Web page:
Where sits the bassoon in the orchestra?

As the bassoon is a member of the woodwind family, it sits with the other woodwind instruments in the orchestra. It sits directly behind the oboe and next to the clarinet. Typically in the orchestra, pieces only use two bassoons however there are some pieces (Berlioz’s Symphonie Fantastique) for example, which is written for four bassoons to play. Usually in orchestral music for bassoon, it is written in bass or tenor clef. This means that a bassoon player must have the ability to read both clefs with ease. Although it is rare, the bassoon sometimes will have to read in treble clef, however this is usually when a piece is written in a particularly high register. This means that it is easier for the player to read the notes, if it is written in treble clef.

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How do I find a bassoon job in an orchestra?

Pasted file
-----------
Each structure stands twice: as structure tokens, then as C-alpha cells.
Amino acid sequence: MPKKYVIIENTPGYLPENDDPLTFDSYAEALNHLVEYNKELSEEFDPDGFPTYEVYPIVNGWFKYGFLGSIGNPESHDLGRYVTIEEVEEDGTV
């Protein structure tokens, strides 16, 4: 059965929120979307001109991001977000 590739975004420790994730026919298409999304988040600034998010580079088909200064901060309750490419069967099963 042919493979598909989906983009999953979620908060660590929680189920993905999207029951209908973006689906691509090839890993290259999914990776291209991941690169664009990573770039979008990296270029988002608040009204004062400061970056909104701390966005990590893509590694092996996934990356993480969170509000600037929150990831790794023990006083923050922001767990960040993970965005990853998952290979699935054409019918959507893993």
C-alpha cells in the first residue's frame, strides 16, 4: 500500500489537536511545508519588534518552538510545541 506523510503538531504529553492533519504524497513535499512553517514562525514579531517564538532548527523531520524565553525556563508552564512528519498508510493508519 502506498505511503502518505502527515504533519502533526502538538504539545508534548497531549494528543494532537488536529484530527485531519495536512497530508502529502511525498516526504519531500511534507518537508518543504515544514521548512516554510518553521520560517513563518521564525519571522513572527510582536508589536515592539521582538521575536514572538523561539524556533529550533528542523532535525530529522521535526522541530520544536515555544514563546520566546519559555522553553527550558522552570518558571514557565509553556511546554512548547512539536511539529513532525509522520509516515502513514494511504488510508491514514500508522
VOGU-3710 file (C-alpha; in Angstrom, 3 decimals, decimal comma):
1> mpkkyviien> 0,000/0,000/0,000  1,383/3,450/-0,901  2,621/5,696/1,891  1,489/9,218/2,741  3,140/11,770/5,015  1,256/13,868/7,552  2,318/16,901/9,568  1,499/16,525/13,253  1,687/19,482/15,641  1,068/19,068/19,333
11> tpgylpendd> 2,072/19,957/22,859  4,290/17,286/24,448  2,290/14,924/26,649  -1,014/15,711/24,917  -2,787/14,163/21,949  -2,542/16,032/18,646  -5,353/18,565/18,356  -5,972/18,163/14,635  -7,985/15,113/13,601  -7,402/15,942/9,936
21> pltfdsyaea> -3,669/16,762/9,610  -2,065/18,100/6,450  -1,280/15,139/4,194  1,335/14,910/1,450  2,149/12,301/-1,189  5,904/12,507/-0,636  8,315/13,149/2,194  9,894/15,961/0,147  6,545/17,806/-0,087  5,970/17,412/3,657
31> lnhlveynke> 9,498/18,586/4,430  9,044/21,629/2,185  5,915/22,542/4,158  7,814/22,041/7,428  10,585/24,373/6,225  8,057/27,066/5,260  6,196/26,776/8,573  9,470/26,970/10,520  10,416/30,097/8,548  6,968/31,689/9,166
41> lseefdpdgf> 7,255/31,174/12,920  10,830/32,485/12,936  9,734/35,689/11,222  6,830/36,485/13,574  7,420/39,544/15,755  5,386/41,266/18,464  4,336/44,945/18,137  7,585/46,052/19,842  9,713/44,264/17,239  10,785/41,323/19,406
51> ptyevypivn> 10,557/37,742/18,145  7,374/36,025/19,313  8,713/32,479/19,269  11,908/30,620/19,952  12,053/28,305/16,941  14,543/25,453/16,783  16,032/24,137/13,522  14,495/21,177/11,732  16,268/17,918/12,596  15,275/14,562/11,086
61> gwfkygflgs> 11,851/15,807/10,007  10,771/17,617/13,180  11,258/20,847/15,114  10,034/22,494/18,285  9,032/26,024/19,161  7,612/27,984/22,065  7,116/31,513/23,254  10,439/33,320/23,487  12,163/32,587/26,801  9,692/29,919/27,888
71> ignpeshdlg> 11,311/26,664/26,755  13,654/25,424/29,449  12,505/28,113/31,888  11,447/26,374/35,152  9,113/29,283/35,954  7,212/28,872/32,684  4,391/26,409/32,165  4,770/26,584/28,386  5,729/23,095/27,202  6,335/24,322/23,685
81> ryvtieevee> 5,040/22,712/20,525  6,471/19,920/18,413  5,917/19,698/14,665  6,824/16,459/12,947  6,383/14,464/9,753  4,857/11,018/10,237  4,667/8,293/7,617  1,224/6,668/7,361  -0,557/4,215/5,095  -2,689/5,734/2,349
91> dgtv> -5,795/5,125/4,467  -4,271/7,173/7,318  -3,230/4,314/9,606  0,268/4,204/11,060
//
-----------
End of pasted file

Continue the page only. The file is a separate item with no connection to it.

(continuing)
When pursuing a bassoon position in an orchestra, focus your search on key websites: MUVAC, Musical Chairs, and Vioworld. These platforms are the primary hubs for orchestral job listings. Applying directly through these websites streamlines the process and keeps you informed about upcoming openings. Discover orchestral opportunities efficiently online and elevate your musical career.

Where do I find a bassoon teacher?

The first step in your bassoon journey is finding the right teacher. Ask friends for recommendations or explore online platforms that connect students with teachers. Find out if your school offers in-house lessons for convenience and integrated scheduling. Local music schools offer a comprehensive music education, including ensembles and theory in addition to one-on-one lessons. Advanced players can contact universities or conservatories to find accomplished professionals or aspiring virtuosos for one-on-one instruction. Take advantage of online resources, including questionnaires that match you with suitable teachers and often offer discounted first lessons. Remember, the key is to find an instructor who shares your musical aspirations and will encourage your growth as a skilled bassoonist.